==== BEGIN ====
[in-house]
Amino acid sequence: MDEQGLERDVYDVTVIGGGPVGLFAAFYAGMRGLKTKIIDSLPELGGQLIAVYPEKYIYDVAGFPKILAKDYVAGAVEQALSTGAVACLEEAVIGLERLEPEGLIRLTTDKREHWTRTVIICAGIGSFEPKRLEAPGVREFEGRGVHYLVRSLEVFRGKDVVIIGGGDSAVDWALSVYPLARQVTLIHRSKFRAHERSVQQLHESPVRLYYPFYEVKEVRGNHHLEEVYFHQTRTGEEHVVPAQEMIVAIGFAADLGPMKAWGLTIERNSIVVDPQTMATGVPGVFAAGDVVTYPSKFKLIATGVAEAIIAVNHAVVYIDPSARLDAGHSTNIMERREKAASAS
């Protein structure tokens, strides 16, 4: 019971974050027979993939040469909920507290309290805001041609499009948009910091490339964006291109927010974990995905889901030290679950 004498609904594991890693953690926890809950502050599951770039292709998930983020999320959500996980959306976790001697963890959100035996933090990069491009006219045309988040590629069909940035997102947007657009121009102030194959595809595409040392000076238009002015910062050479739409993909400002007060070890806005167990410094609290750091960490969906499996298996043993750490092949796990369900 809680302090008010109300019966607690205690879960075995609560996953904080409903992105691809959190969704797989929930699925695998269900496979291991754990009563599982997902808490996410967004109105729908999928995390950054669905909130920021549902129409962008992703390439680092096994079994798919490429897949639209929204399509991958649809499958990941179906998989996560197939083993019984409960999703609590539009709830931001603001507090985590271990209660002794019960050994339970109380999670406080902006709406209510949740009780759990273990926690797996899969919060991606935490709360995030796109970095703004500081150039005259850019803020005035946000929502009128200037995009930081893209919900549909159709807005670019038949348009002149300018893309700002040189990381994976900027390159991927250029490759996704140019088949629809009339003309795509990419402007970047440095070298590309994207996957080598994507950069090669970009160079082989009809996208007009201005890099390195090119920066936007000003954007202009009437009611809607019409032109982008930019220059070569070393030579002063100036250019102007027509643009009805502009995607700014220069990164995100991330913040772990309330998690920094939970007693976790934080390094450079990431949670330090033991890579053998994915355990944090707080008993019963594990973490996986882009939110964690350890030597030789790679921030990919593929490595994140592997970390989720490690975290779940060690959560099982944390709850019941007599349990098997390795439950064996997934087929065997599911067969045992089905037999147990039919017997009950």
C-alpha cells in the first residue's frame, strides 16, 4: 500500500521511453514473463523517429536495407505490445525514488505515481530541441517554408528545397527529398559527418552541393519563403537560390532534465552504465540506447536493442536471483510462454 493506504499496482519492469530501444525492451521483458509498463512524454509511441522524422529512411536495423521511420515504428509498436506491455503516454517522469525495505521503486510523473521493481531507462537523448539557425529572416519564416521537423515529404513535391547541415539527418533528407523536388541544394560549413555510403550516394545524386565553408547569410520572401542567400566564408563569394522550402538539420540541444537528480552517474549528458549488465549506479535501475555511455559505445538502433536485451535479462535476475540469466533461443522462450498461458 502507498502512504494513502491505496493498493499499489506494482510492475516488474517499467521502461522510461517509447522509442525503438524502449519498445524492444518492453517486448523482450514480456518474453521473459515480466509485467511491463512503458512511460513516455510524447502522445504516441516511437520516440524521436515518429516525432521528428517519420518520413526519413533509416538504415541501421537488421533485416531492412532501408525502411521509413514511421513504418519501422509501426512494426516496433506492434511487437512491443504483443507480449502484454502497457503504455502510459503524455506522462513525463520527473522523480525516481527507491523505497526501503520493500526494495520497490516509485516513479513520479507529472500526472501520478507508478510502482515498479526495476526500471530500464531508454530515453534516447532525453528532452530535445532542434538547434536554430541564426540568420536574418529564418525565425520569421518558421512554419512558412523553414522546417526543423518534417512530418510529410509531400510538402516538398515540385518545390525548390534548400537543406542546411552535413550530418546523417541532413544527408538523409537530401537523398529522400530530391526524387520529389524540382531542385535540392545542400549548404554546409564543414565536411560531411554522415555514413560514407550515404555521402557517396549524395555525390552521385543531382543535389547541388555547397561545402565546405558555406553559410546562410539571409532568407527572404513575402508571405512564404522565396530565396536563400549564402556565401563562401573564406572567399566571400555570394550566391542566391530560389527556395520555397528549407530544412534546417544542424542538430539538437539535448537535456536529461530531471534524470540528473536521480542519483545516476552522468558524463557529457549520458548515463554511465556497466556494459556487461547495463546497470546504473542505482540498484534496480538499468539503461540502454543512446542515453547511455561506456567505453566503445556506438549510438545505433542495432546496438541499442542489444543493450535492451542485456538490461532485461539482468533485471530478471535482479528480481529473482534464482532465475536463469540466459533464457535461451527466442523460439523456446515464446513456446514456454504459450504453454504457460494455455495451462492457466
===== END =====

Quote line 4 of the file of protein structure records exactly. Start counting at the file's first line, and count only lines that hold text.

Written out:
C-alpha cells in the first residue's frame, strides 16, 4: 500500500521511453514473463523517429536495407505490445525514488505515481530541441517554408528545397527529398559527418552541393519563403537560390532534465552504465540506447536493442536471483510462454 493506504499496482519492469530501444525492451521483458509498463512524454509511441522524422529512411536495423521511420515504428509498436506491455503516454517522469525495505521503486510523473521493481531507462537523448539557425529572416519564416521537423515529404513535391547541415539527418533528407523536388541544394560549413555510403550516394545524386565553408547569410520572401542567400566564408563569394522550402538539420540541444537528480552517474549528458549488465549506479535501475555511455559505445538502433536485451535479462535476475540469466533461443522462450498461458 502507498502512504494513502491505496493498493499499489506494482510492475516488474517499467521502461522510461517509447522509442525503438524502449519498445524492444518492453517486448523482450514480456518474453521473459515480466509485467511491463512503458512511460513516455510524447502522445504516441516511437520516440524521436515518429516525432521528428517519420518520413526519413533509416538504415541501421537488421533485416531492412532501408525502411521509413514511421513504418519501422509501426512494426516496433506492434511487437512491443504483443507480449502484454502497457503504455502510459503524455506522462513525463520527473522523480525516481527507491523505497526501503520493500526494495520497490516509485516513479513520479507529472500526472501520478507508478510502482515498479526495476526500471530500464531508454530515453534516447532525453528532452530535445532542434538547434536554430541564426540568420536574418529564418525565425520569421518558421512554419512558412523553414522546417526543423518534417512530418510529410509531400510538402516538398515540385518545390525548390534548400537543406542546411552535413550530418546523417541532413544527408538523409537530401537523398529522400530530391526524387520529389524540382531542385535540392545542400549548404554546409564543414565536411560531411554522415555514413560514407550515404555521402557517396549524395555525390552521385543531382543535389547541388555547397561545402565546405558555406553559410546562410539571409532568407527572404513575402508571405512564404522565396530565396536563400549564402556565401563562401573564406572567399566571400555570394550566391542566391530560389527556395520555397528549407530544412534546417544542424542538430539538437539535448537535456536529461530531471534524470540528473536521480542519483545516476552522468558524463557529457549520458548515463554511465556497466556494459556487461547495463546497470546504473542505482540498484534496480538499468539503461540502454543512446542515453547511455561506456567505453566503445556506438549510438545505433542495432546496438541499442542489444543493450535492451542485456538490461532485461539482468533485471530478471535482479528480481529473482534464482532465475536463469540466459533464457535461451527466442523460439523456446515464446513456446514456454504459450504453454504457460494455455495451462492457466